A child, a candle, and a grave;
Incense lingering in the spring air,
his grandmother's few, silent tears,
his father's fingers resting on his hair,
and a huge voice from behind the old priest's beard,
What will he recall of all this, twenty, fifty years
from now; this childhood Sabbath of the Souls?
Enough to make him hope for the same some day,
Say, son of man, if such a memory can console,
how will not Eternal Memory save?
Father Jack Custer
Byzantine Catholics are not known for brevity. Our services do take some time. Our best-known prayer for the deceased, however, is also our shortest prayer, a mere two words: "Eternal Memory."
Folks who don't know better may instinctively say "memories" (with a nod perhaps to the famous Barbara Streisand song) but that's not quite right. Our memories of our departed family and friends are for us to treasure and pass on. The good deeds a person has performed in this life may live on after him or her. The way they share their resources with others, during life and even after death, may continue to do good for others and keep their memories alive. But none of that is what the Church means when we pray "Eternal memory."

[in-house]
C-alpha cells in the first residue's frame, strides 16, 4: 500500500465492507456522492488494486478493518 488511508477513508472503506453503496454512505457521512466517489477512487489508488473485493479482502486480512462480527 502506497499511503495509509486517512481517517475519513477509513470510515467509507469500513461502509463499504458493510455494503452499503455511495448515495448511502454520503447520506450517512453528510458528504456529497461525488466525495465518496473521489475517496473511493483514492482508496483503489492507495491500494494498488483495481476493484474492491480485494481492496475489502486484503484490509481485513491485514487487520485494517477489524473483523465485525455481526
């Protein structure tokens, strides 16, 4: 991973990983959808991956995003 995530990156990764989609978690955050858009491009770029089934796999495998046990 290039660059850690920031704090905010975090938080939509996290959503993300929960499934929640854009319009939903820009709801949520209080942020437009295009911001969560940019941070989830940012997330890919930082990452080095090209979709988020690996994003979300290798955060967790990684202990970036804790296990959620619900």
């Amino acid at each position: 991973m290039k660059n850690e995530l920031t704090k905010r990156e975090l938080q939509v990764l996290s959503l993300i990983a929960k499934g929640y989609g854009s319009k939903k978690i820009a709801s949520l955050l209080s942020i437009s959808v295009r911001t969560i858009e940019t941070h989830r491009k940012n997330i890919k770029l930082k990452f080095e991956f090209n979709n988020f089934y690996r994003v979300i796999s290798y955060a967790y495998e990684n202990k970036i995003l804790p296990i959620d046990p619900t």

When the Old Testament describes God intervening in the lives of His people to save them, we often see the expression "God remembered..." God remembered Noah (Genesis 30:22) and brought the Flood to an end. God remembered His covenant with Abraham and began the Exodus (Exodus 2:24; 6:5). The Lord remembered Rachel and Hannah and granted the sons who grew to become important in the history of Israel (Exodus 3:22; 1 Samuel 1:19). The Psalms (25:7) teach us to pray to the Lord, "Remember me!"
The prayer "Eternal Memory" entrusts the departed soul to the care of God and asks that God's plan of salvation be fully realized for him or her. The Lord knows each of us from the moment of our conception (Isaiah 44:2; Jeremiah 1:15; Psalm 139:16) has created every one of us to share His life and love forever. Jesus, the Good Shepherd, reassures us that He knows each of us by name and calls each of us to follow Him to the Kingdom of Heaven (John 10:14).
Of course, not every choice people make in their lifetime brings them closer to that heavenly goal. And so, the Church repeats its other brief prayer, "Lord have mercy," again and again for every departed soul. Our repentance is required to open us up to the grace and mercy God desires to pour out on each of us.
We can take an example and draw courage from what happened on Good Friday. The convicted criminal crucified along with Jesus was promised, "Even today you will be with me in Paradise." All the Good Thief had asked was, "Remember me when You come into Your kingdom? (Luke 23:42-43). This is what we ask for our beloved departed when we pray "Eternal memory."